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EFI Fuel Pump Prime Strategy

Detroit abandoned the carburetor for fuel injection on cars and trucks more than 30 years ago, and now the same thing is happening with gasoline-powered agricultural engines. You find electronic fuel injection (EFI) on everything from a lawn tractor to a utility vehicle to a welder engine. Even though each of these applications has its own unique features, the basic tenet of how it works is the same.

There are two types of EFI in use on small engines: throttle body and port. With the throttle-body system, the injector sits over a throttle plate and sprays fuel on top of it. This design is a combination carburetor and EFI. The other style has an injector for each cylinder that administers the fuel at the junction of the intake manifold runner and the intake port in the cylinder head.

Most – but not all – throttle-body systems operate on low fuel pressure (around 9 to 13 psi), while the port-injection designs employ fuel pressure of at least 45 psi. With either design, the only fuel storage is in the rail that the injector is connected to with a regulator controlling the pressure.

Since there is no float bowl to act as a reservoir, fuel needs to be delivered to the injector for the engine to start and run. The systems are designed to accomplish this with what the industry identifies as a two-second prime.

When the ignition is placed in the run position, the fuel pump is evoked via the electronic control unit (ECU) and a fuel pump relay for two seconds. If a tachometer signal from the distributor (or a crankshaft signal from a single-cylinder engine) is not received after the two seconds, the fuel pump is shut off. At this time, the fuel rail is charged up to the injector.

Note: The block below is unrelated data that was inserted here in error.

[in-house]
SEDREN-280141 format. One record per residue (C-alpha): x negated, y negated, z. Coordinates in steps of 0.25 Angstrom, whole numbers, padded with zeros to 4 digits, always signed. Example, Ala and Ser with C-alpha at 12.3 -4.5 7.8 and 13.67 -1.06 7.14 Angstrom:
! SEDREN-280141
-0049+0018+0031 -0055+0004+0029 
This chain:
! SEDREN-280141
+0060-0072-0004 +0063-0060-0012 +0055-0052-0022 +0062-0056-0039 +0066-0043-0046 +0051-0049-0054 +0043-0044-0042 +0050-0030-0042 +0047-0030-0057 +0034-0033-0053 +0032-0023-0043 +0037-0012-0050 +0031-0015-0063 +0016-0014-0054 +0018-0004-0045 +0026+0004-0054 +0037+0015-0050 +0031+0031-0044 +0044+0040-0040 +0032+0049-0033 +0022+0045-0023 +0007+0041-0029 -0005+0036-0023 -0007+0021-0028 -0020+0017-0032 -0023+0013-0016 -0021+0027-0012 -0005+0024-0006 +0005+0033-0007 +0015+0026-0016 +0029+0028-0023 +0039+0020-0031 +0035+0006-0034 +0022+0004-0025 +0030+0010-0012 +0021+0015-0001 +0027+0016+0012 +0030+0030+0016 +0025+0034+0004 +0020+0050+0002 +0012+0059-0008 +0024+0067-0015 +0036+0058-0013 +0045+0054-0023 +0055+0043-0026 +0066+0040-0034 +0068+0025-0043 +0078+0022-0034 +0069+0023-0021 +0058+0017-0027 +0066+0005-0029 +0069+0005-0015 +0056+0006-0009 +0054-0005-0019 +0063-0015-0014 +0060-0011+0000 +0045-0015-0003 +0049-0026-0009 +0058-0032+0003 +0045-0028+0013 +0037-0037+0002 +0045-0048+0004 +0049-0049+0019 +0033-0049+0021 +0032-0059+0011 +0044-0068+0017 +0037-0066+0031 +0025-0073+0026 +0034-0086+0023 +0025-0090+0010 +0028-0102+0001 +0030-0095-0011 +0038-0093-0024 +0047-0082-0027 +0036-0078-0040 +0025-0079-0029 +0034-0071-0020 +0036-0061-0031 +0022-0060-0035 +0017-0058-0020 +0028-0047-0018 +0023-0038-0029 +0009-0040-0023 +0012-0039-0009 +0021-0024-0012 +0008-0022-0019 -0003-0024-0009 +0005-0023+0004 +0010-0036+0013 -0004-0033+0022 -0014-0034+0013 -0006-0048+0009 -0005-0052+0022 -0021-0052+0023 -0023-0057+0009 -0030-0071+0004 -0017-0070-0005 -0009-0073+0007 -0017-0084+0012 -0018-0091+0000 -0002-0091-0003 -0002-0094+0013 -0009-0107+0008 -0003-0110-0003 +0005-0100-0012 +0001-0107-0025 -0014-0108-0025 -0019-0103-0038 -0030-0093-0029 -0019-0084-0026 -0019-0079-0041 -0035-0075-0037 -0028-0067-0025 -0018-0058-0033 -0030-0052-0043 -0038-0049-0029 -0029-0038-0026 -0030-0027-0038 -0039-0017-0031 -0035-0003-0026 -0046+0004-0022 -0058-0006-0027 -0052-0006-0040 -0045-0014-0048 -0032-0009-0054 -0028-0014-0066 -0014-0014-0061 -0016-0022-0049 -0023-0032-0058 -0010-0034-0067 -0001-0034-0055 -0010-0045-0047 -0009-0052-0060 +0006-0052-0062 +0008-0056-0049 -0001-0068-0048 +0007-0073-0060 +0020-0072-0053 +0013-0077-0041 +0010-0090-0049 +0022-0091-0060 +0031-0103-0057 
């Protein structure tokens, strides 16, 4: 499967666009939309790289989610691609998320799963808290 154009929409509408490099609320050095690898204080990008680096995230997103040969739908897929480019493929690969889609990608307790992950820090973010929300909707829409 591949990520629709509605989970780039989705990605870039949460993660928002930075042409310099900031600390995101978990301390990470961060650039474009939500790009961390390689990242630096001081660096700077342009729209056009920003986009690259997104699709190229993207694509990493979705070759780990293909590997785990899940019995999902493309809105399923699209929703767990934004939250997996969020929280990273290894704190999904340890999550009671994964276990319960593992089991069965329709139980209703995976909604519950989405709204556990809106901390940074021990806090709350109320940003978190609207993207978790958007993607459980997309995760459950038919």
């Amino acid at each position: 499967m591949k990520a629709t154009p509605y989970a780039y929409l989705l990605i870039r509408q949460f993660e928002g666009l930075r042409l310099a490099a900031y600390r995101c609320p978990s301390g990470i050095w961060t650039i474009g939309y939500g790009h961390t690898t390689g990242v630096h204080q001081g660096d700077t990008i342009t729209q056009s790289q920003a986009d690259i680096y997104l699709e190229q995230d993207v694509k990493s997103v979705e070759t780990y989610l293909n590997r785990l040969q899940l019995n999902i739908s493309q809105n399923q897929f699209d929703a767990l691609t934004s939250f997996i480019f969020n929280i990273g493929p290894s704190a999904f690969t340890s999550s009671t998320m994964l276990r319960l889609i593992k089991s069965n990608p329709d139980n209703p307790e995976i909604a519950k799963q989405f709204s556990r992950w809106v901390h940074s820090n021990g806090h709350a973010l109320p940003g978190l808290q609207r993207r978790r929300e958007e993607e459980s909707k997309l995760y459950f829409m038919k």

To confirm the two-second prime, simply turn the ignition to run but do not go into crank. You will hear a buzz (the fuel pump running) and then a click when the relay opens and the pump shuts off two seconds later. If the ignition is then turned to crank, the fuel pump will turn back on via the relay once the ECU sees a tach signal that the engine is cranking. If the tach signal is ever lost, the fuel pump shuts off immediately as a safety precaution.

Many systems also include a fail-safe starting procedure that allows for the fuel pump to be evoked if the relay fails. This backup is usually wired into the oil pressure switch. If the two-second prime circuit fails and the engine is cranked over long enough for around 4 psi of oil pressure to be created, the fuel pump will turn on via the oil pressure switch, bypassing the fuel pump relay.

starting and diagnostics

The proper method to start any EFI engine in a car or a truck is to turn the ignition key to run and no farther. Wait for the fuel rail to prime, and when you hear the fuel pump relay shut off, continue into the crank mode. The proper sequence is run, wait, turn to crank. This will provide the quickest and most reliable starts regardless of how cold the weather is. If you bypass the two-second prime and go right into crank, the injectors are being pulsed when there is little to no fuel in the rail and the proper pressure then takes longer (more cranking time) to build.

When faced with a no-start condition or an extended crank cycle, your first diagnostic tool is your ear. Listen for the two-second prime. If you don’t hear it, then the fuel pump is not being activated and you need to see why. If you continue to crank the engine and either the oil pressure light goes out or the gauge begins to register and then it starts, most likely the fuel pump relay or circuit has an issue. 

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